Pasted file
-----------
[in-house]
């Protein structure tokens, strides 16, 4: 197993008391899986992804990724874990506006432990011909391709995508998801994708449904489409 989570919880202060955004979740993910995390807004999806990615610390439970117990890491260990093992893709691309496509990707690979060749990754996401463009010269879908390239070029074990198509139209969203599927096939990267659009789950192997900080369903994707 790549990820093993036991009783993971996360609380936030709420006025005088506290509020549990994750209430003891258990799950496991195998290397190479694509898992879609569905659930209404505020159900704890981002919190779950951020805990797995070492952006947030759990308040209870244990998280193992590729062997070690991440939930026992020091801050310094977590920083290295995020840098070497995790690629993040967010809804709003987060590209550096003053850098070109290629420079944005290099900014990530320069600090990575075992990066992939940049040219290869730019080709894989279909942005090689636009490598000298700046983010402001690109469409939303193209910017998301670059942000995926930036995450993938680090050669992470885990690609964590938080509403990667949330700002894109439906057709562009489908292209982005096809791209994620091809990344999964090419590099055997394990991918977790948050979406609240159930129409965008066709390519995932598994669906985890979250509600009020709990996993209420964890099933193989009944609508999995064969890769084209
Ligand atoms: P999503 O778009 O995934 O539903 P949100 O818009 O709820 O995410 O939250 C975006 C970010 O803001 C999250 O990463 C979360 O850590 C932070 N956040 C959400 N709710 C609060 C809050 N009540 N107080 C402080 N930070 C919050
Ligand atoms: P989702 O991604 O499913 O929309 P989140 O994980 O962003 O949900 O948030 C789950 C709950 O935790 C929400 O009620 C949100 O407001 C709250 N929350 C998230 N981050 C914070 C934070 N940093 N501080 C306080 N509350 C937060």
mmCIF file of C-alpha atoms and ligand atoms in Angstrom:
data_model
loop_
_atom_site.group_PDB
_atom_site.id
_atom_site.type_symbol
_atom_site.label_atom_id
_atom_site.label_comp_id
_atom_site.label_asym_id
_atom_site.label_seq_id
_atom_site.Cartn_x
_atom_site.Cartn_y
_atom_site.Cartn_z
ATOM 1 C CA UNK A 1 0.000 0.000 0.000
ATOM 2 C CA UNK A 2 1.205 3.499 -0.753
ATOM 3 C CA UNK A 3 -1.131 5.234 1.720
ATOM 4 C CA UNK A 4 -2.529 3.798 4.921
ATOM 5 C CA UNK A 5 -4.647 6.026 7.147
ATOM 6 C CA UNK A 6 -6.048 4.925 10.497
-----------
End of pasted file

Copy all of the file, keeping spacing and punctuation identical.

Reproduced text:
[in-house]
């Protein structure tokens, strides 16, 4: 197993008391899986992804990724874990506006432990011909391709995508998801994708449904489409 989570919880202060955004979740993910995390807004999806990615610390439970117990890491260990093992893709691309496509990707690979060749990754996401463009010269879908390239070029074990198509139209969203599927096939990267659009789950192997900080369903994707 790549990820093993036991009783993971996360609380936030709420006025005088506290509020549990994750209430003891258990799950496991195998290397190479694509898992879609569905659930209404505020159900704890981002919190779950951020805990797995070492952006947030759990308040209870244990998280193992590729062997070690991440939930026992020091801050310094977590920083290295995020840098070497995790690629993040967010809804709003987060590209550096003053850098070109290629420079944005290099900014990530320069600090990575075992990066992939940049040219290869730019080709894989279909942005090689636009490598000298700046983010402001690109469409939303193209910017998301670059942000995926930036995450993938680090050669992470885990690609964590938080509403990667949330700002894109439906057709562009489908292209982005096809791209994620091809990344999964090419590099055997394990991918977790948050979406609240159930129409965008066709390519995932598994669906985890979250509600009020709990996993209420964890099933193989009944609508999995064969890769084209
Ligand atoms: P999503 O778009 O995934 O539903 P949100 O818009 O709820 O995410 O939250 C975006 C970010 O803001 C999250 O990463 C979360 O850590 C932070 N956040 C959400 N709710 C609060 C809050 N009540 N107080 C402080 N930070 C919050
Ligand atoms: P989702 O991604 O499913 O929309 P989140 O994980 O962003 O949900 O948030 C789950 C709950 O935790 C929400 O009620 C949100 O407001 C709250 N929350 C998230 N981050 C914070 C934070 N940093 N501080 C306080 N509350 C937060």
mmCIF file of C-alpha atoms and ligand atoms in Angstrom:
data_model
loop_
_atom_site.group_PDB
_atom_site.id
_atom_site.type_symbol
_atom_site.label_atom_id
_atom_site.label_comp_id
_atom_site.label_asym_id
_atom_site.label_seq_id
_atom_site.Cartn_x
_atom_site.Cartn_y
_atom_site.Cartn_z
ATOM 1 C CA UNK A 1 0.000 0.000 0.000
ATOM 2 C CA UNK A 2 1.205 3.499 -0.753
ATOM 3 C CA UNK A 3 -1.131 5.234 1.720
ATOM 4 C CA UNK A 4 -2.529 3.798 4.921
ATOM 5 C CA UNK A 5 -4.647 6.026 7.147
ATOM 6 C CA UNK A 6 -6.048 4.925 10.497